Science & Technology

Here's What the Milky Way Looked Like 13 Million Years Ago

In the very early days of our Universe, just over 13 billion years ago, there was very little structure. There were stars, and they were forming at a rapid rate, kicking off what's known as the Stelliferous Era. But the enormous, majestic galaxies that we see today, including our Milky Way galaxy, hadn't formed yet.

The first galaxies to form were dwarf galaxies, and over time, they merged together to build the types of spiral galaxies that we see today. Astronomers know that's what happened, but the exact timeline for the Milky Way has been unclear. Now a new study published in Nature Astronomy has revealed some of the detail in the formation of our home galaxy.

The new study, titled "Uncovering the birth of the Milky Way through accurate stellar ages with Gaia" is based on data from the ESA's Gaia spacecraft. Gaia's mission is to map the stars in the Milky Way. It won't map all of them, but it'll accurately measure the position and motion of just one percent of the galaxy's 100 billion stars. That sample reveals an overall picture of the galaxy.

The motion of a star is imparted to that star at the time of its formation. Gaia creates a 3D map of the Milky way by measuring this motion. Essentially, that map allows astronomers to look back in time, by tracing the star's motion backward. That's why the Gaia data is such a powerful tool for understanding the history of the Milky Way.

The structure of the Milky Way galaxy.
ESA

A team of astronomers from the Instituto de Astrofisica de Canarias (IAC) used this data to examine the history of the Milky Way and find out what it looked like in the past. The lead author of the article is Carme Gallart, a researcher at the IAC. In a press release, Gallart said, "We have analyzed, and compared with theoretical models, the distribution of colours and magnitudes (brightnesses) of the stars in the Milky Way, splitting them into several components; the so-called stellar halo (a spherical structure which surrounds spiral galaxies) and the thick disc (stars forming the disc of our galaxy, but occupying a certain height range.)"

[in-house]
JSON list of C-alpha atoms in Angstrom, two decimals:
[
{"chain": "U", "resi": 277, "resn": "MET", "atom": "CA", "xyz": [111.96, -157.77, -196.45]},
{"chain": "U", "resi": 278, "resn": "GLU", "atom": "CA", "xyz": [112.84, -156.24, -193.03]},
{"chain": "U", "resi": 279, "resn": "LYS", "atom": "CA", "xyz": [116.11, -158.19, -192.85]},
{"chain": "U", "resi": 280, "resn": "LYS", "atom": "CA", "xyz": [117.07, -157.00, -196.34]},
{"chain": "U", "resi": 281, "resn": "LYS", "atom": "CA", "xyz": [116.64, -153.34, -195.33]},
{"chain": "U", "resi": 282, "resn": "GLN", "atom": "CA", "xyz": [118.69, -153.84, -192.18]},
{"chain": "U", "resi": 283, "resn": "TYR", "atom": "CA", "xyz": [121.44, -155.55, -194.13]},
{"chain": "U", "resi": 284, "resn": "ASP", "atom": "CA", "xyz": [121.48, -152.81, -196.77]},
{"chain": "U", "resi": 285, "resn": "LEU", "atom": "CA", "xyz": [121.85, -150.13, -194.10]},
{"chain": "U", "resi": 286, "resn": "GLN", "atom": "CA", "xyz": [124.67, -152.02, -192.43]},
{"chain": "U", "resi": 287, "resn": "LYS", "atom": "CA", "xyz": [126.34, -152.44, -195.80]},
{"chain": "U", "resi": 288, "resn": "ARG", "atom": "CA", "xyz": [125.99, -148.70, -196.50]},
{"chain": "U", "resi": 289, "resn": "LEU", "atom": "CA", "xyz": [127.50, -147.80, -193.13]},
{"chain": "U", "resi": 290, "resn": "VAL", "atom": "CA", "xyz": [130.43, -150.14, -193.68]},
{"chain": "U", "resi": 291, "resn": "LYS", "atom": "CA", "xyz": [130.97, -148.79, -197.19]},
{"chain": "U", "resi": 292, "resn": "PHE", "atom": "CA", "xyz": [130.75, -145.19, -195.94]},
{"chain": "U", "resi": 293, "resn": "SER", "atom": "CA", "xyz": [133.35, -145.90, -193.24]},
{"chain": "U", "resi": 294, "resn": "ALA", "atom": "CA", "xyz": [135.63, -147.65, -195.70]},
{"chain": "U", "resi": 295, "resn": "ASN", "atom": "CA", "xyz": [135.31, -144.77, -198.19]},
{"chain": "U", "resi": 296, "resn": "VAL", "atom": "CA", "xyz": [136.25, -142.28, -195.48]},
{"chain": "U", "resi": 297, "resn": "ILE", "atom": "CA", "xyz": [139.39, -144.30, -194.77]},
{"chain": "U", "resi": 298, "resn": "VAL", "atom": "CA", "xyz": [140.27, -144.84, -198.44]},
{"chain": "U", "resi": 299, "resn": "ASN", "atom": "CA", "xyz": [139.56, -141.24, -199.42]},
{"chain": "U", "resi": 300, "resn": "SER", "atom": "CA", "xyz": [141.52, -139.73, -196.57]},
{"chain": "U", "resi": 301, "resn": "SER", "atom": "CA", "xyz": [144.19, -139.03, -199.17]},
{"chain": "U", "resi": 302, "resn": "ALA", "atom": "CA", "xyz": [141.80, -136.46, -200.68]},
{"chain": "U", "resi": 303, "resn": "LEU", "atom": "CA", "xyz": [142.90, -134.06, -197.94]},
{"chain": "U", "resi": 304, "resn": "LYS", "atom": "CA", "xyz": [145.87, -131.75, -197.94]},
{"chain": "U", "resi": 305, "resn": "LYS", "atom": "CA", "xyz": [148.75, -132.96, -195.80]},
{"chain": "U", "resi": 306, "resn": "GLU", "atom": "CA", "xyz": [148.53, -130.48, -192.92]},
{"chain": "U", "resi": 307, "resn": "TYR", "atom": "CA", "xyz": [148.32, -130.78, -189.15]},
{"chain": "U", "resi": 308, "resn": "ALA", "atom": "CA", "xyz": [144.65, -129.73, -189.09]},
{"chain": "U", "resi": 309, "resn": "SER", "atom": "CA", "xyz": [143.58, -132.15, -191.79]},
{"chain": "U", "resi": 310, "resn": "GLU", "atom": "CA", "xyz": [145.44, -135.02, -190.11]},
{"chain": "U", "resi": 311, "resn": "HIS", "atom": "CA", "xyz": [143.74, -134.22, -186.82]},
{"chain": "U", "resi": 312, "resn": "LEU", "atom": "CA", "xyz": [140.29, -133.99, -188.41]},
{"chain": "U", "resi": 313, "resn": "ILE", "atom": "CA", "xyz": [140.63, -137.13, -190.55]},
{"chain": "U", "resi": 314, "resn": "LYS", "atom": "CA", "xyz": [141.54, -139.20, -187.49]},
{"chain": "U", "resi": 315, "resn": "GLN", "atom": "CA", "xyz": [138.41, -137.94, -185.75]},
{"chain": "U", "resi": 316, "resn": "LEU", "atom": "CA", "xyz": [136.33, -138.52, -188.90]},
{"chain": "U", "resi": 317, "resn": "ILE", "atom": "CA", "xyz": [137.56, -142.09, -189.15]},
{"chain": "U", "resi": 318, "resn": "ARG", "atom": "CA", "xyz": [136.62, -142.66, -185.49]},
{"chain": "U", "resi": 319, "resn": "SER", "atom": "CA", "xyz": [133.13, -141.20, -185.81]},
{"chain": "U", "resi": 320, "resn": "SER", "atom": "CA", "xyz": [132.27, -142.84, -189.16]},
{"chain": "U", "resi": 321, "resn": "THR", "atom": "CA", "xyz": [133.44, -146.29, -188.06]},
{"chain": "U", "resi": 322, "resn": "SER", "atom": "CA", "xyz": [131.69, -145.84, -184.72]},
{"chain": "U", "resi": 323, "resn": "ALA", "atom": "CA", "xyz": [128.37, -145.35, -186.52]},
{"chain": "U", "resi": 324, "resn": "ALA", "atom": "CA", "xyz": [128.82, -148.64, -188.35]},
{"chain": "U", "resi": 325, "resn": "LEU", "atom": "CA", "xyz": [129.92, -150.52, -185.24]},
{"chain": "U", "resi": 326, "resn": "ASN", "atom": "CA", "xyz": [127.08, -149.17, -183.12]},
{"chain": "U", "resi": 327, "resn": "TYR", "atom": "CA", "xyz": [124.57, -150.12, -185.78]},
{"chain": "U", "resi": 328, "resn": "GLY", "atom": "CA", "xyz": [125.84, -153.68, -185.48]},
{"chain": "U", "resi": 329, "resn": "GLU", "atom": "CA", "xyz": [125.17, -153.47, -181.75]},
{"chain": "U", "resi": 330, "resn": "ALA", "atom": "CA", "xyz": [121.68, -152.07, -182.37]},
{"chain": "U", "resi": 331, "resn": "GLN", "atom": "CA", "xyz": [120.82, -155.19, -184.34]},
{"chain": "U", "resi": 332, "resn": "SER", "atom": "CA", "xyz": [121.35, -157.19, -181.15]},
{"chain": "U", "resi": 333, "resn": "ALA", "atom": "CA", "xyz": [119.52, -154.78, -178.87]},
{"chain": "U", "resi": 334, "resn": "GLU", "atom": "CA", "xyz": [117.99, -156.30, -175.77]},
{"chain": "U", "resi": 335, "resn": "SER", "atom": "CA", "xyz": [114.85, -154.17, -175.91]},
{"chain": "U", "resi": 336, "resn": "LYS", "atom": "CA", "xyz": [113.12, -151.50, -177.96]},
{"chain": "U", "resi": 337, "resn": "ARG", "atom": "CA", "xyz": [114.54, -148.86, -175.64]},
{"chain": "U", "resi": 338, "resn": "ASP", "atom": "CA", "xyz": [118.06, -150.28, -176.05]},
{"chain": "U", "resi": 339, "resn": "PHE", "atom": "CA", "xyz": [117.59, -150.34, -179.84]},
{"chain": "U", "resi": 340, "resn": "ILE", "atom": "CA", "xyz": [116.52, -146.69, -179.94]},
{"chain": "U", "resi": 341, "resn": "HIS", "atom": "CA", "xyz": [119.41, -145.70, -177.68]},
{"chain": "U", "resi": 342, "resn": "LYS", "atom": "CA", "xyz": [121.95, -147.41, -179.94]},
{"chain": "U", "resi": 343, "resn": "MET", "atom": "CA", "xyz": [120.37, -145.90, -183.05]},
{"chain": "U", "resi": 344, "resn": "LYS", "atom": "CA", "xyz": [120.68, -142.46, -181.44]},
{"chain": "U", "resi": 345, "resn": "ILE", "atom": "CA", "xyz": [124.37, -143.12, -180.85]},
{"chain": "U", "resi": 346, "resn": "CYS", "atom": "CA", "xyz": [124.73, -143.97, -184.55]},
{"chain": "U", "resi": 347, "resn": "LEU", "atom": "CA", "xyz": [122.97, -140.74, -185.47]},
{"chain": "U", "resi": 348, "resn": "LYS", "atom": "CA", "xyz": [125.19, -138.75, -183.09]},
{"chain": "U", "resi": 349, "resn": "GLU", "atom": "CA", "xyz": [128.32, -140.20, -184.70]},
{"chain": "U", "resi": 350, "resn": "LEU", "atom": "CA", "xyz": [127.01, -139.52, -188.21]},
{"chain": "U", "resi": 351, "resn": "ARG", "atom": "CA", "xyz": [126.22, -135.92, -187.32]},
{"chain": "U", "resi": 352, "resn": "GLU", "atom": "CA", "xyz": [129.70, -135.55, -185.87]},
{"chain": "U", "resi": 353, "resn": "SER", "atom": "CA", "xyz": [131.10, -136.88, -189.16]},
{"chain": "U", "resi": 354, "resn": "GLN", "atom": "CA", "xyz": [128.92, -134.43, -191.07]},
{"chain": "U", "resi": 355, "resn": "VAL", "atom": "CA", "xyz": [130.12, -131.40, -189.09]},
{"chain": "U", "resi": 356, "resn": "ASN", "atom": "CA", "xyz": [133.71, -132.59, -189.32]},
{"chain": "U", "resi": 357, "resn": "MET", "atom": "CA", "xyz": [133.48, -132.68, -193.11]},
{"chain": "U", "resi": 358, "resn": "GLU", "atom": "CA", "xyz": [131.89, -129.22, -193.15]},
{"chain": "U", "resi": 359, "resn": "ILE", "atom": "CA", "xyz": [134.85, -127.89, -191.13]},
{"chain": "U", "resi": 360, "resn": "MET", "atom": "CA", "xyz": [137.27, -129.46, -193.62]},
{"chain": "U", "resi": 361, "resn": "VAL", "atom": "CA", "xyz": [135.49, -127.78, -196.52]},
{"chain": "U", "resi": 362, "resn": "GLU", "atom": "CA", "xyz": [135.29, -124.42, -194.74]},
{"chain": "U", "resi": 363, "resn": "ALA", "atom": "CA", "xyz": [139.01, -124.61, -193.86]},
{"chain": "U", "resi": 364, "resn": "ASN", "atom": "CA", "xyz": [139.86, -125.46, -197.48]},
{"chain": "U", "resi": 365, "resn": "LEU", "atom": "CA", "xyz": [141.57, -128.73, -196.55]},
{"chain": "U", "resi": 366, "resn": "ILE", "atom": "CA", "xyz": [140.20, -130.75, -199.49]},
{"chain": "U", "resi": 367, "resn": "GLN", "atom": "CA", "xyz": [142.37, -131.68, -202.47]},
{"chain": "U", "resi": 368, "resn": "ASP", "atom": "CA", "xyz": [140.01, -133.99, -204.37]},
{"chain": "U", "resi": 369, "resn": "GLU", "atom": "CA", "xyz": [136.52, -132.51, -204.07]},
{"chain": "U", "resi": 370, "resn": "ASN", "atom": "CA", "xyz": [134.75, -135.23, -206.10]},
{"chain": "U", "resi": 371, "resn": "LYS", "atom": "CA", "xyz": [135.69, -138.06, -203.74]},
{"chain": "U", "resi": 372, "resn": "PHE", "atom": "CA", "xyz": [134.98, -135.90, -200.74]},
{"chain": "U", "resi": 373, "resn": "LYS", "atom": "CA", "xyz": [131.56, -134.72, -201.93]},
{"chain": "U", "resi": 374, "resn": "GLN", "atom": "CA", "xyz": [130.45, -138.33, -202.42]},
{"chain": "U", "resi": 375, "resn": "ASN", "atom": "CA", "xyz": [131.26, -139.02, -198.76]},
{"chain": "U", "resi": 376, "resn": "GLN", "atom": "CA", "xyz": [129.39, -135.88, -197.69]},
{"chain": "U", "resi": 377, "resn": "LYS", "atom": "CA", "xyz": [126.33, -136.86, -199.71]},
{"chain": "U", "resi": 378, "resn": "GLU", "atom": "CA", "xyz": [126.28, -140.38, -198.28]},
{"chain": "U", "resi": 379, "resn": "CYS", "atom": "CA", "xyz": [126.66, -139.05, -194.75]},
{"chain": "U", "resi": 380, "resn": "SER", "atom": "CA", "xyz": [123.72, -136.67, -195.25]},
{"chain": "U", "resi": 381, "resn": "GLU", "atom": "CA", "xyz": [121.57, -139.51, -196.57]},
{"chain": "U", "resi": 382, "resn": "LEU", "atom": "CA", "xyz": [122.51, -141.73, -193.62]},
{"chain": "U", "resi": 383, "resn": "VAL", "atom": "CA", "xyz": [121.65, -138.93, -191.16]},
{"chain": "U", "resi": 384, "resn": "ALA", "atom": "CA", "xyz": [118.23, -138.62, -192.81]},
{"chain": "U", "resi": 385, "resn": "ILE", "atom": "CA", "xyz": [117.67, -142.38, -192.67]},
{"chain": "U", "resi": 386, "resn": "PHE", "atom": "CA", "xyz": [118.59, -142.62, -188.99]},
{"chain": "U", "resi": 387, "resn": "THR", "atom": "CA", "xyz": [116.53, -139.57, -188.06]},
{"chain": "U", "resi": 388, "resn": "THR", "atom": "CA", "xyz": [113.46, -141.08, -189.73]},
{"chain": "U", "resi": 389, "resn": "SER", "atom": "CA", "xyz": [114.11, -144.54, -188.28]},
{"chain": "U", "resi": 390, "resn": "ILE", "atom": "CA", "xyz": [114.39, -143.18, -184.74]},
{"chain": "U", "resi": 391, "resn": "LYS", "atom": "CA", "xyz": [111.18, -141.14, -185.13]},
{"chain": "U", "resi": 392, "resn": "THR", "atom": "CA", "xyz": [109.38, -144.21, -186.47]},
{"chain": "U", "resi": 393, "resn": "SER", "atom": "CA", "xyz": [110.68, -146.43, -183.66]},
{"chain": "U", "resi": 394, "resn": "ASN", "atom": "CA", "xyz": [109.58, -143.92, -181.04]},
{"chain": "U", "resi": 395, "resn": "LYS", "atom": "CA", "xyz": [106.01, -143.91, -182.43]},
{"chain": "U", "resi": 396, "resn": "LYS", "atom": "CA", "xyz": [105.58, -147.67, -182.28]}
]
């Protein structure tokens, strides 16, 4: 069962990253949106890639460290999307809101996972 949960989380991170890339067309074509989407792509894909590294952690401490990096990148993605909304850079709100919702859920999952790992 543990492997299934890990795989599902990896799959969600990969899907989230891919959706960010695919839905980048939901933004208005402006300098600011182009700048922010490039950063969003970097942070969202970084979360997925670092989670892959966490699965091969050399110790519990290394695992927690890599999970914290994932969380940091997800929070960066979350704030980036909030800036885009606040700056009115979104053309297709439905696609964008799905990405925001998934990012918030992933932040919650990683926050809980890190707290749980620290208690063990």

Astronomers have studied the Milky Way's galactic halo and found two distinct populations of stars there. One of those populations is dominated by blue stars. The motion of those stars told astronomers that they are the remnants of a dwarf galaxy that merged with the Milky Way. That ancient dwarf galaxy is named Gaia-Enceladus. The other population in the halo is made up of red stars. The history of those stars, and the timeline of the Milky Way/Gaia-Enceladus merger, was never well understood.

Thanks to the Gaia mission and the work of these astronomers, we're now getting a better understanding of the merger.

"Analyzing the data from Gaia has allowed us to obtain the distribution of the ages of the stars in both components and has shown that the two are formed by equally old stars, which are older than those of the thick disc," says IAC researcher and co-author Chris Brook.